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I Dream of Jeannie: The Complete Series

Sony Pictures // Unrated // November 11, 2008
List Price: $174.95 [Buy now and save at Amazon]

Review by Todd Douglass Jr. | posted November 19, 2008 | E-mail the Author
The Show:

Some shows just never seem to go out of style. These timeless pieces of television history have the unique ability to entertain us just as much today as they did when they were originally released. Catching these classics on air can be tricky and many of them can't even be found anymore. Keeping that in mind it's really no surprise that studios release all manner of collectable packages this time of year. I Dream of Jeannie is a perfect example of one such collection put together just in time for the holidays.

Comprised of all five seasons, I Dream of Jeannie assembles the previously released discs from the individual DVDs, slaps a new label on, and puts them together in one attractive and unique display case. Shipped in a clear plastic package, the Complete Series of I Dream of Jeannie comes with a case that's designed to look like Jeannie's bottle from the show. Complete with a cardboard cap that fits into the top of the bottle, this box is a great showpiece for fans of the series and it looks dead-on accurate from the front in terms of design. The practicality of this set is a complete other issue, but we'll get into that later. For now, let's focus on the show itself.

I Dream of Jeannie got its start way back in 1965 and had some moderate success right out of the gate, even though it didn't quite dethrone Bewitched or garner much attention at the Emmys. The show gained in popularity over the years, and looking back on the series it truly seems like highway robbery that it didn't "hit" with audiences and critics. Even so, the show went on to garner 139 episodes prior to going off the air in 1970.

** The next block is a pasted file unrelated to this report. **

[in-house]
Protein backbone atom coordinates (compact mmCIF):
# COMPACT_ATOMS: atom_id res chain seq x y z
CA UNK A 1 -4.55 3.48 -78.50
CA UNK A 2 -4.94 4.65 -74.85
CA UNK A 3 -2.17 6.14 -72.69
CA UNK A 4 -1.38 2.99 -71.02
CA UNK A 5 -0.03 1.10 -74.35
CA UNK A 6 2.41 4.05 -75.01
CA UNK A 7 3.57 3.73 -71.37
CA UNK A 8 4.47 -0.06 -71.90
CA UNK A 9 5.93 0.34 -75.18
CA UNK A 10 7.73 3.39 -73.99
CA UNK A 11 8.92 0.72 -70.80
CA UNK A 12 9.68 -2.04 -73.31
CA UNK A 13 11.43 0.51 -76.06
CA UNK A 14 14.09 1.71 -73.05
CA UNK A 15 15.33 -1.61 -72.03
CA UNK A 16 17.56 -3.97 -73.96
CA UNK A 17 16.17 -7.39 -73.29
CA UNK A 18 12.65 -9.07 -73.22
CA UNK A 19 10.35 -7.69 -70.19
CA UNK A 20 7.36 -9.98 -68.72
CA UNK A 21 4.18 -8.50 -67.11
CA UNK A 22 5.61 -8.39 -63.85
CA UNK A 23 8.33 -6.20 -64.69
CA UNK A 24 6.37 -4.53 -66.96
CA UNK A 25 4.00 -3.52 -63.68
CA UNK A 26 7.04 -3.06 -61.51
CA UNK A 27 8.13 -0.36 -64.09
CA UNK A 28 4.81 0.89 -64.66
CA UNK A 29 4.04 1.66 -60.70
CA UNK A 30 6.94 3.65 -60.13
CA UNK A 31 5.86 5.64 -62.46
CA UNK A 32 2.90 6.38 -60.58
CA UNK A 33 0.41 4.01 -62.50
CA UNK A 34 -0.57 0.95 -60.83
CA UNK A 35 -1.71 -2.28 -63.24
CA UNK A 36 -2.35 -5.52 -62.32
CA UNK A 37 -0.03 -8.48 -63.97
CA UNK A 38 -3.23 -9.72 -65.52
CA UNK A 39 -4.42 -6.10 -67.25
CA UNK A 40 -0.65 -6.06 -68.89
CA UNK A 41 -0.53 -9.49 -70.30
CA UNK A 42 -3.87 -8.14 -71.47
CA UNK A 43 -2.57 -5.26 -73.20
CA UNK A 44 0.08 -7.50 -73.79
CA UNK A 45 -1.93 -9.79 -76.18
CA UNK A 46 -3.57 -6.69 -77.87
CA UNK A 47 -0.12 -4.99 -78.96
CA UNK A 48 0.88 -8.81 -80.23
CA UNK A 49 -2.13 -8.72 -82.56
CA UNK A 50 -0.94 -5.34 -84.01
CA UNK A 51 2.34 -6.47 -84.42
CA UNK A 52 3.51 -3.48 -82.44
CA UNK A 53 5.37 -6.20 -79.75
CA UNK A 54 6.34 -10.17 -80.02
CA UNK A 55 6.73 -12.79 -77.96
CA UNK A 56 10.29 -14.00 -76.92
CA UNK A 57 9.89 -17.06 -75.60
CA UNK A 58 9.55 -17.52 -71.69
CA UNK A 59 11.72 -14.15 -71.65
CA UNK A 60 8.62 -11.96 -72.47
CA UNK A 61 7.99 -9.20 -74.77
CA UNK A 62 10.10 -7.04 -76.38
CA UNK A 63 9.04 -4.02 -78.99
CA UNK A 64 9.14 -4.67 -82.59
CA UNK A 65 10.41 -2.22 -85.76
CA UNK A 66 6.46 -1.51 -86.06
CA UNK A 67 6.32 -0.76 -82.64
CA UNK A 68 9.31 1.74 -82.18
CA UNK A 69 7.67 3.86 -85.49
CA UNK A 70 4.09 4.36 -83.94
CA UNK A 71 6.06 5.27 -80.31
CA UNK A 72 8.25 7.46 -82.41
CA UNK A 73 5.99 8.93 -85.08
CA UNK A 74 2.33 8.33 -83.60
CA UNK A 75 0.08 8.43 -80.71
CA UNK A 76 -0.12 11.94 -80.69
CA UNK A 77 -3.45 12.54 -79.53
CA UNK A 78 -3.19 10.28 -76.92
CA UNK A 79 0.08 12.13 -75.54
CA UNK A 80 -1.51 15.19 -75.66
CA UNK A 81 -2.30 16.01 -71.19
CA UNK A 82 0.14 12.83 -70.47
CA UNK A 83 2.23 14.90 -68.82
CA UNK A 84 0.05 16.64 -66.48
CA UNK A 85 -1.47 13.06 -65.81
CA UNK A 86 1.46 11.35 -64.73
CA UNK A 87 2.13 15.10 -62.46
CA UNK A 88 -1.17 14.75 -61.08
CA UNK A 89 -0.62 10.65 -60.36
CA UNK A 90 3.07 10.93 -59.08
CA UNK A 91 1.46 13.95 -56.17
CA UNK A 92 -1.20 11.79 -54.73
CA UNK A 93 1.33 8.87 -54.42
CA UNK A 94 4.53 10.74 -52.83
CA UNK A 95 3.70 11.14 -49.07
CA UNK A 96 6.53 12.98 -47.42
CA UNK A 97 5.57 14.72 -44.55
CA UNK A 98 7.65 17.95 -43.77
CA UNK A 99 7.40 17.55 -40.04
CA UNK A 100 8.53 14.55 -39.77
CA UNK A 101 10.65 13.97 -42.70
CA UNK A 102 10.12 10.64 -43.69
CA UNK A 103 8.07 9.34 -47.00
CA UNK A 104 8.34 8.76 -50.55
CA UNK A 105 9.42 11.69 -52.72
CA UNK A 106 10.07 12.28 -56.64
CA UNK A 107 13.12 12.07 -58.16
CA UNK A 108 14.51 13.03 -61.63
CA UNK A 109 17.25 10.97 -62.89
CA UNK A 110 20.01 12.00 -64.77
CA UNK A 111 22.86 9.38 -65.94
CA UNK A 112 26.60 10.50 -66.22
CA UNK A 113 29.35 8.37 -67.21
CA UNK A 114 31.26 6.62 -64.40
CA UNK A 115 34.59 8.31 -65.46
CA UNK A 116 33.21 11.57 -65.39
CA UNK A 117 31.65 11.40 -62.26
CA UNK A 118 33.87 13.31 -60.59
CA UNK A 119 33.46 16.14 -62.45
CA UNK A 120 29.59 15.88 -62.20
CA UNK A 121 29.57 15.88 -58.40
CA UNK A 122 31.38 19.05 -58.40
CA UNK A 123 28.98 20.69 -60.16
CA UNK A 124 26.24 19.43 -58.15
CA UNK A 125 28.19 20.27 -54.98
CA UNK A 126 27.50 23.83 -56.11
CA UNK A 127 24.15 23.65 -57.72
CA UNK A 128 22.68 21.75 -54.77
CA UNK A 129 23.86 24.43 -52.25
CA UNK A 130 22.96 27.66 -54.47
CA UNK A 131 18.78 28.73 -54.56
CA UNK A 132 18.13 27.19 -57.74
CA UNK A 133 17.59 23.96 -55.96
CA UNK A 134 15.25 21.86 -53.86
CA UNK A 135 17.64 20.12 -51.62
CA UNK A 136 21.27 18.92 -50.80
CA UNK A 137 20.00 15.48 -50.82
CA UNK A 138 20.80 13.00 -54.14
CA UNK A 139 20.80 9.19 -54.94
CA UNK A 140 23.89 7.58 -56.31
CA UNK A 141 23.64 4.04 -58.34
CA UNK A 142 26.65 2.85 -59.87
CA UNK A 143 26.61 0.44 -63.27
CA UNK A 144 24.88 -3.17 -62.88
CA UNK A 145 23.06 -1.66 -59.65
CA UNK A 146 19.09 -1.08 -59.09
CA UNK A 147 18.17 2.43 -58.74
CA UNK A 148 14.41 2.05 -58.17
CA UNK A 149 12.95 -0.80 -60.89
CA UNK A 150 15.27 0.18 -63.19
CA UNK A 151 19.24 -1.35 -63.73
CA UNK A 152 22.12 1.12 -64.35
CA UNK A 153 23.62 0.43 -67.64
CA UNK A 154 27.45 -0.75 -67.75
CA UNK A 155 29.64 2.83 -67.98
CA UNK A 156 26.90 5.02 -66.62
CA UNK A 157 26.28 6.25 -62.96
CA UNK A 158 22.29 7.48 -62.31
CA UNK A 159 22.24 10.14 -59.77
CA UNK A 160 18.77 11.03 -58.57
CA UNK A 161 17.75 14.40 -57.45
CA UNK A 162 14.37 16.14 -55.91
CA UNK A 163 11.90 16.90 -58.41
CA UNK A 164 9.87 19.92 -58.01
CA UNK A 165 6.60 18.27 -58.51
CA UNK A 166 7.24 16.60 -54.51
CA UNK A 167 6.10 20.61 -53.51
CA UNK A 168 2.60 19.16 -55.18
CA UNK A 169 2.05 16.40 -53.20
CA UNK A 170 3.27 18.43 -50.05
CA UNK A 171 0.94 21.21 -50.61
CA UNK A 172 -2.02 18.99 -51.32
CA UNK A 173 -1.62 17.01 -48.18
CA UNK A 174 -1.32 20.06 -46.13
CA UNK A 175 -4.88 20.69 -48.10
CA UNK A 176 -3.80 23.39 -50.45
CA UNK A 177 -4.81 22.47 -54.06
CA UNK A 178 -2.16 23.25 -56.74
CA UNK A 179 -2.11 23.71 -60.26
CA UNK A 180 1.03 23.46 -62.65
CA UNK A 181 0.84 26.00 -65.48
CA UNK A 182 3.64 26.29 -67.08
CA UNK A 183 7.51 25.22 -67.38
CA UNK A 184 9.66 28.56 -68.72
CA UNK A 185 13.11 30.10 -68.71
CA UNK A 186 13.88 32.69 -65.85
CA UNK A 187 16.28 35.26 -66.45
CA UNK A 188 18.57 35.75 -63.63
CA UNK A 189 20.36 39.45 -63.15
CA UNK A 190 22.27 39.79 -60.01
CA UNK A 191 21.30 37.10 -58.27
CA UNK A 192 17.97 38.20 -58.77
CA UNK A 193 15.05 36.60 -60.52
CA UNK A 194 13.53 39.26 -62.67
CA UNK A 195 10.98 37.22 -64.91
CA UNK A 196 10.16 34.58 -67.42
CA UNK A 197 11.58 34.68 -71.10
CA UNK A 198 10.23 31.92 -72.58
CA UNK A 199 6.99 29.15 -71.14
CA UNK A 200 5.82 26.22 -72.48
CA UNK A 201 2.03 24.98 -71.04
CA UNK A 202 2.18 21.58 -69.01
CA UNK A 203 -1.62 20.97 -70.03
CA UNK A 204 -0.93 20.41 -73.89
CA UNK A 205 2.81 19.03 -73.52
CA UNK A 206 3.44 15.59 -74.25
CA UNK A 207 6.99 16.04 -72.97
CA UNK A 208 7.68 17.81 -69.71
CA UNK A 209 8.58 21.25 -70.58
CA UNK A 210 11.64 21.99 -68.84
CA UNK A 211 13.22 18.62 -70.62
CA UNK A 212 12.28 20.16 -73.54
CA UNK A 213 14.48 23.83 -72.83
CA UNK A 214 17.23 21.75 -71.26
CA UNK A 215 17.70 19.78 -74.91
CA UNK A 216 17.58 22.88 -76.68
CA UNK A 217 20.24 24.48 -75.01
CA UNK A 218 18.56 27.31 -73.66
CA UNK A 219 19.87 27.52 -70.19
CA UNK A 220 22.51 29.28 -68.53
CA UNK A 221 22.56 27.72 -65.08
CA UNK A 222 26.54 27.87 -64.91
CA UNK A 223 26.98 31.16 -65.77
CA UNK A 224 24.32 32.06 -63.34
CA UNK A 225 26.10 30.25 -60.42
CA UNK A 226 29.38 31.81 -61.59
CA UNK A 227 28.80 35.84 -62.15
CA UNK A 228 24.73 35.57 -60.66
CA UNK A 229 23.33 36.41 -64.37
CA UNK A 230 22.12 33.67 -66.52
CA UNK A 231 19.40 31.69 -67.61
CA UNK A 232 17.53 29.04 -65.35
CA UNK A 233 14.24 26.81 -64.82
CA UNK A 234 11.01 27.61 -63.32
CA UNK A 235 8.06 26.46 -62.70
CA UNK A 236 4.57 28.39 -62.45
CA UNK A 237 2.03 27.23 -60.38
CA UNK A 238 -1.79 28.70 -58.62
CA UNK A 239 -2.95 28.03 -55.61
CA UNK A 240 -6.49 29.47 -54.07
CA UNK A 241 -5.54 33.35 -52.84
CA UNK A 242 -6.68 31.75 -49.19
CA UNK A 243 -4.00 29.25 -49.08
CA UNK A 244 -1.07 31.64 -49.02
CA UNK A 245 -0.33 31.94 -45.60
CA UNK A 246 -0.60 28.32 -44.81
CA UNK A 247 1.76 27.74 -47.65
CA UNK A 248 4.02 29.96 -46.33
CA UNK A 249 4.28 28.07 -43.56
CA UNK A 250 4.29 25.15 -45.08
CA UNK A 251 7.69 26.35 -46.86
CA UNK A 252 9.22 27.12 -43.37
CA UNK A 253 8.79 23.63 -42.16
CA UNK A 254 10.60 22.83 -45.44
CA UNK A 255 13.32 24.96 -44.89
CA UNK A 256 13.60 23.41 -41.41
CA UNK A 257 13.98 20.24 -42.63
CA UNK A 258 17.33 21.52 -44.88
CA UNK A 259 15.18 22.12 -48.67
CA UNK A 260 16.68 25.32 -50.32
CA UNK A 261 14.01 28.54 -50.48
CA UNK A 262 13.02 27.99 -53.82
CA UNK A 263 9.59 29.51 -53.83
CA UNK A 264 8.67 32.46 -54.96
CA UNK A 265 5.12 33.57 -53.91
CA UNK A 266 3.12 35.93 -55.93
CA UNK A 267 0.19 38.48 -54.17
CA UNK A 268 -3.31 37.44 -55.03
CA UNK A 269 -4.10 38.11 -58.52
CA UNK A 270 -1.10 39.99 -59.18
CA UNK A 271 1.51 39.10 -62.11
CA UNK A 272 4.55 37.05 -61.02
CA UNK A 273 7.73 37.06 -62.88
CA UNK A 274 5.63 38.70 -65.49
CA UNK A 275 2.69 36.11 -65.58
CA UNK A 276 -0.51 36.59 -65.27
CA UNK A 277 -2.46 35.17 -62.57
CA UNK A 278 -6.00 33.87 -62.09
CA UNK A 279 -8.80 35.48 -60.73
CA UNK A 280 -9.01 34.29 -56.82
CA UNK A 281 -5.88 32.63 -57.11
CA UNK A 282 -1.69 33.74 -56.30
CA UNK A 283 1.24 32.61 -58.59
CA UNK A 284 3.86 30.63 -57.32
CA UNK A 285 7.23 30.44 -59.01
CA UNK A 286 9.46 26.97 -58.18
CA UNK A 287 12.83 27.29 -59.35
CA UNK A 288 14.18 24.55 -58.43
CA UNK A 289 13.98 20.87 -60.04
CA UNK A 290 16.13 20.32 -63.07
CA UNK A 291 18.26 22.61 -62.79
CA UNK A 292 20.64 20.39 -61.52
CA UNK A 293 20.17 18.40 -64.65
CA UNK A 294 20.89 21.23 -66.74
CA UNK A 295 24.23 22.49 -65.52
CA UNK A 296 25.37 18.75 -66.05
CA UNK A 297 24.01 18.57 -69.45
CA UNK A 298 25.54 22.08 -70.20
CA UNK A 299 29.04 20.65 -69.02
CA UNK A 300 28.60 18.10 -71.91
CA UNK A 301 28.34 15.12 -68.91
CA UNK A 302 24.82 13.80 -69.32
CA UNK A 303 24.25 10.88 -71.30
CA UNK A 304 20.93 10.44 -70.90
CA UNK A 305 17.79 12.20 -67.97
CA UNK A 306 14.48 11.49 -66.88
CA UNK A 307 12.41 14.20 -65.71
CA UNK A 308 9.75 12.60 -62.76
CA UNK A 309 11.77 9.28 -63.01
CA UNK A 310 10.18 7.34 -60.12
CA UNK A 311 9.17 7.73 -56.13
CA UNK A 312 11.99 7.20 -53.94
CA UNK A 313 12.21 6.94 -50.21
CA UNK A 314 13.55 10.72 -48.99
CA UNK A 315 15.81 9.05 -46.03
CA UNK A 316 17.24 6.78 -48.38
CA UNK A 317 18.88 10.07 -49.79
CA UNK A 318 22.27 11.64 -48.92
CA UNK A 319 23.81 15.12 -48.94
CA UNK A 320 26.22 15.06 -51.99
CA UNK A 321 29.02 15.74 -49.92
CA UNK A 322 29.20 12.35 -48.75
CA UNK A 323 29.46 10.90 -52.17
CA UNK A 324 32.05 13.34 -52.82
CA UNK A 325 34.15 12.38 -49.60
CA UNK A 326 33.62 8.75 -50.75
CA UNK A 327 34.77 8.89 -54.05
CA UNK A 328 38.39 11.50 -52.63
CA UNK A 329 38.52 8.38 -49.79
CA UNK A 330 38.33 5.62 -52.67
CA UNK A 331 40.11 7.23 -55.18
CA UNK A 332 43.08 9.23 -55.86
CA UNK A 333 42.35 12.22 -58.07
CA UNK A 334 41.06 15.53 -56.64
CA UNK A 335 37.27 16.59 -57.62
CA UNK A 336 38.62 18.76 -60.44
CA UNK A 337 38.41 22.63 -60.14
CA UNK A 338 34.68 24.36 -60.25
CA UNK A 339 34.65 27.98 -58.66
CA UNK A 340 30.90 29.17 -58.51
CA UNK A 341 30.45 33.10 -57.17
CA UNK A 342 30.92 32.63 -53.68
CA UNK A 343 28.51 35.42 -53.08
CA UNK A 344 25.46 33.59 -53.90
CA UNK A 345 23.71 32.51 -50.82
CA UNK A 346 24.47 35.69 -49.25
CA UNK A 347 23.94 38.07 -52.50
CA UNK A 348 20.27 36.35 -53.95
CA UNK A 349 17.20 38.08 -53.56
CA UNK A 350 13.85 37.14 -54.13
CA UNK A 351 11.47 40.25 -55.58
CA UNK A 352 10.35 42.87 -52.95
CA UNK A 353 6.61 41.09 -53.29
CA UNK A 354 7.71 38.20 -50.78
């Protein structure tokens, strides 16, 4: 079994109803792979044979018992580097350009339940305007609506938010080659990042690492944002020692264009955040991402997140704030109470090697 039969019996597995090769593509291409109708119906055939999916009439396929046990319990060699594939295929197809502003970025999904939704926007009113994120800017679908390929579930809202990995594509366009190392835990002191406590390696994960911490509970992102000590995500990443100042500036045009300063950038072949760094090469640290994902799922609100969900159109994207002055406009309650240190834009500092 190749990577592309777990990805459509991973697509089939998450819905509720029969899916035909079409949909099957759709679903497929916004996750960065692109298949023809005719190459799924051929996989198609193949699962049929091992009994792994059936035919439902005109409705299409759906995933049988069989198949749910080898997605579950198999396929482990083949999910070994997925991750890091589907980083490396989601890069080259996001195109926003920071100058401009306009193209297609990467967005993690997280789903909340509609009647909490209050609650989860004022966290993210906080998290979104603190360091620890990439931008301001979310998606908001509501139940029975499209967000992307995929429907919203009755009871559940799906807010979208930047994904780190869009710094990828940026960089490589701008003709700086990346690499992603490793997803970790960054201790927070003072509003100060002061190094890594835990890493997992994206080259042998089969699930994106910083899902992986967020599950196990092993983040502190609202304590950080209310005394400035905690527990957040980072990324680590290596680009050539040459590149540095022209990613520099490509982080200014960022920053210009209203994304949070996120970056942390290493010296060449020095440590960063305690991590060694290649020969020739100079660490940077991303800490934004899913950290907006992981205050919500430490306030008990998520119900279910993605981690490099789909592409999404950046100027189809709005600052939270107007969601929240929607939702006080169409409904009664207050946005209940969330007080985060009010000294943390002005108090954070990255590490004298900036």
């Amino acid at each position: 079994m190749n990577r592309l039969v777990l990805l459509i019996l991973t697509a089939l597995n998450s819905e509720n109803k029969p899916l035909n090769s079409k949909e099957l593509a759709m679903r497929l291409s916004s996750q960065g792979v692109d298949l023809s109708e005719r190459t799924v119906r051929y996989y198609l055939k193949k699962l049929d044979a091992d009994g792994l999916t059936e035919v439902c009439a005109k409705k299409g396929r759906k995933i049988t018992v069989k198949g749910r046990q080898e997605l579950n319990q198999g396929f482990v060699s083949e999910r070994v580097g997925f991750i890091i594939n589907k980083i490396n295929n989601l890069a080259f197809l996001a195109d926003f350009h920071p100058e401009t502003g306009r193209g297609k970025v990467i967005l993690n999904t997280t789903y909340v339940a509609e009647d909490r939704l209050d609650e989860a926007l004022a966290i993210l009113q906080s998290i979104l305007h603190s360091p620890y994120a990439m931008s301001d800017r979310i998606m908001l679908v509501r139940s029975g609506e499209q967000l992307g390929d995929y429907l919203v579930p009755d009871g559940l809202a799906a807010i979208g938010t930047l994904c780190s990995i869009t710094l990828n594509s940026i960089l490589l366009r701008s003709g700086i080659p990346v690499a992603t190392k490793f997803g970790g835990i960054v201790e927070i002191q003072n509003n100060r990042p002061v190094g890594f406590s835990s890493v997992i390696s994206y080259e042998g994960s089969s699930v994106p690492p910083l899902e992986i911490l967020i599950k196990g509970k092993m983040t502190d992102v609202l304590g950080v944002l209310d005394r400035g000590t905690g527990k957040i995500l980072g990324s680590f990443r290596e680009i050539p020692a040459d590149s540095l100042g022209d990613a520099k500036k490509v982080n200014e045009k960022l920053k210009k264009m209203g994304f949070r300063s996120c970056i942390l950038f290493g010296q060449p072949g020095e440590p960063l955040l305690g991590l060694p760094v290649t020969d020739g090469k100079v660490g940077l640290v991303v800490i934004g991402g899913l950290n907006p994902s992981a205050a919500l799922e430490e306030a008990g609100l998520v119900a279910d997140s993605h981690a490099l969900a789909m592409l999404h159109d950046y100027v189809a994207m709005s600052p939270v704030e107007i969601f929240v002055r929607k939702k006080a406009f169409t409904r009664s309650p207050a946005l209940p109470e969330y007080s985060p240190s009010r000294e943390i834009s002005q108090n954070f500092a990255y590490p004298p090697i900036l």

Taking place during the height of the space program's popularity, the show was about a NASA astronaut, Anthony Nelson (Larry Hagman), who found a genie's bottle when a space mission went awry. On the desert island, Nelson picked up the bottle and unwittingly released Jeannie (Barbara Eden), the beautiful genie who had been imprisoned inside the bottle for 2,000 years. Being the gentleman that he is, Tony disregards Jeannie's attempts to throw herself at him, and merely wishes for a ride home and sets her free. Considering she fell in love with him at first sight though, Jeannie isn't about to let Tony get away. She sneaks a ride with her new master and heads back to his home at Cocoa Beach.